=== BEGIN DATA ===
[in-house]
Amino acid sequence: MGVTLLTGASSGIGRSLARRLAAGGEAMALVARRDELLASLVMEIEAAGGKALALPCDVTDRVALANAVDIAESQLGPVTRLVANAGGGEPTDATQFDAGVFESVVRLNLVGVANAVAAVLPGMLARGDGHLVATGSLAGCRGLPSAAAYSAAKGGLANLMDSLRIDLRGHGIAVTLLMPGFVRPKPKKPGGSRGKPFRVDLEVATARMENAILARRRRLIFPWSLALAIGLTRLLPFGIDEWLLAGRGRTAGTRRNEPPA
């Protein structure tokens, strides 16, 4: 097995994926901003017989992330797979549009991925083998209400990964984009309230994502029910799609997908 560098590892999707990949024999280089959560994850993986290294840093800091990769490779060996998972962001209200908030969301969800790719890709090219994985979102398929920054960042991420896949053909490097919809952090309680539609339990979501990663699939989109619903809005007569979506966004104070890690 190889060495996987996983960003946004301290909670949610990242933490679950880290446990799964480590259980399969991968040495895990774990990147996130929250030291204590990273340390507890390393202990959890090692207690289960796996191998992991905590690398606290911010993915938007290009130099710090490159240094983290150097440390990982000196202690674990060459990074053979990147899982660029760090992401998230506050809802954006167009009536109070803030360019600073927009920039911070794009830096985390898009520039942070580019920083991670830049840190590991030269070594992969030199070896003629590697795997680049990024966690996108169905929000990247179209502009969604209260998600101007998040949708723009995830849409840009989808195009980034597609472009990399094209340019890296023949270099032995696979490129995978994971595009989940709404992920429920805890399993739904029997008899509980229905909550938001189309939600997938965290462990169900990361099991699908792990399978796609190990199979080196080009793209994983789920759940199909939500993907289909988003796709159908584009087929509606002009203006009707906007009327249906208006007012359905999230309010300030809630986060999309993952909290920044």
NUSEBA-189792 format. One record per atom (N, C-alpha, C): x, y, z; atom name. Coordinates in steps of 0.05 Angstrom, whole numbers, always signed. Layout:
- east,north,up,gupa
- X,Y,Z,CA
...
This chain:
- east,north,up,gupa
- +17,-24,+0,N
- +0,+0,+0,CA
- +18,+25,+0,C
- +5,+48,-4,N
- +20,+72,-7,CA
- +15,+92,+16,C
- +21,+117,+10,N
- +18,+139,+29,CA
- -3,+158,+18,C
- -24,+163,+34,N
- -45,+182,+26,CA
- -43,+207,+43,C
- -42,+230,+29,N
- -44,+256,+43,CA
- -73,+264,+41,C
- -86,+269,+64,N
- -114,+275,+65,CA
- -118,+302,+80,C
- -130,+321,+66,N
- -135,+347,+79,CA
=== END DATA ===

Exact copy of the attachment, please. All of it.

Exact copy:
[in-house]
Amino acid sequence: MGVTLLTGASSGIGRSLARRLAAGGEAMALVARRDELLASLVMEIEAAGGKALALPCDVTDRVALANAVDIAESQLGPVTRLVANAGGGEPTDATQFDAGVFESVVRLNLVGVANAVAAVLPGMLARGDGHLVATGSLAGCRGLPSAAAYSAAKGGLANLMDSLRIDLRGHGIAVTLLMPGFVRPKPKKPGGSRGKPFRVDLEVATARMENAILARRRRLIFPWSLALAIGLTRLLPFGIDEWLLAGRGRTAGTRRNEPPA
């Protein structure tokens, strides 16, 4: 097995994926901003017989992330797979549009991925083998209400990964984009309230994502029910799609997908 560098590892999707990949024999280089959560994850993986290294840093800091990769490779060996998972962001209200908030969301969800790719890709090219994985979102398929920054960042991420896949053909490097919809952090309680539609339990979501990663699939989109619903809005007569979506966004104070890690 190889060495996987996983960003946004301290909670949610990242933490679950880290446990799964480590259980399969991968040495895990774990990147996130929250030291204590990273340390507890390393202990959890090692207690289960796996191998992991905590690398606290911010993915938007290009130099710090490159240094983290150097440390990982000196202690674990060459990074053979990147899982660029760090992401998230506050809802954006167009009536109070803030360019600073927009920039911070794009830096985390898009520039942070580019920083991670830049840190590991030269070594992969030199070896003629590697795997680049990024966690996108169905929000990247179209502009969604209260998600101007998040949708723009995830849409840009989808195009980034597609472009990399094209340019890296023949270099032995696979490129995978994971595009989940709404992920429920805890399993739904029997008899509980229905909550938001189309939600997938965290462990169900990361099991699908792990399978796609190990199979080196080009793209994983789920759940199909939500993907289909988003796709159908584009087929509606002009203006009707906007009327249906208006007012359905999230309010300030809630986060999309993952909290920044």
NUSEBA-189792 format. One record per atom (N, C-alpha, C): x, y, z; atom name. Coordinates in steps of 0.05 Angstrom, whole numbers, always signed. Layout:
- east,north,up,gupa
- X,Y,Z,CA
...
This chain:
- east,north,up,gupa
- +17,-24,+0,N
- +0,+0,+0,CA
- +18,+25,+0,C
- +5,+48,-4,N
- +20,+72,-7,CA
- +15,+92,+16,C
- +21,+117,+10,N
- +18,+139,+29,CA
- -3,+158,+18,C
- -24,+163,+34,N
- -45,+182,+26,CA
- -43,+207,+43,C
- -42,+230,+29,N
- -44,+256,+43,CA
- -73,+264,+41,C
- -86,+269,+64,N
- -114,+275,+65,CA
- -118,+302,+80,C
- -130,+321,+66,N
- -135,+347,+79,CA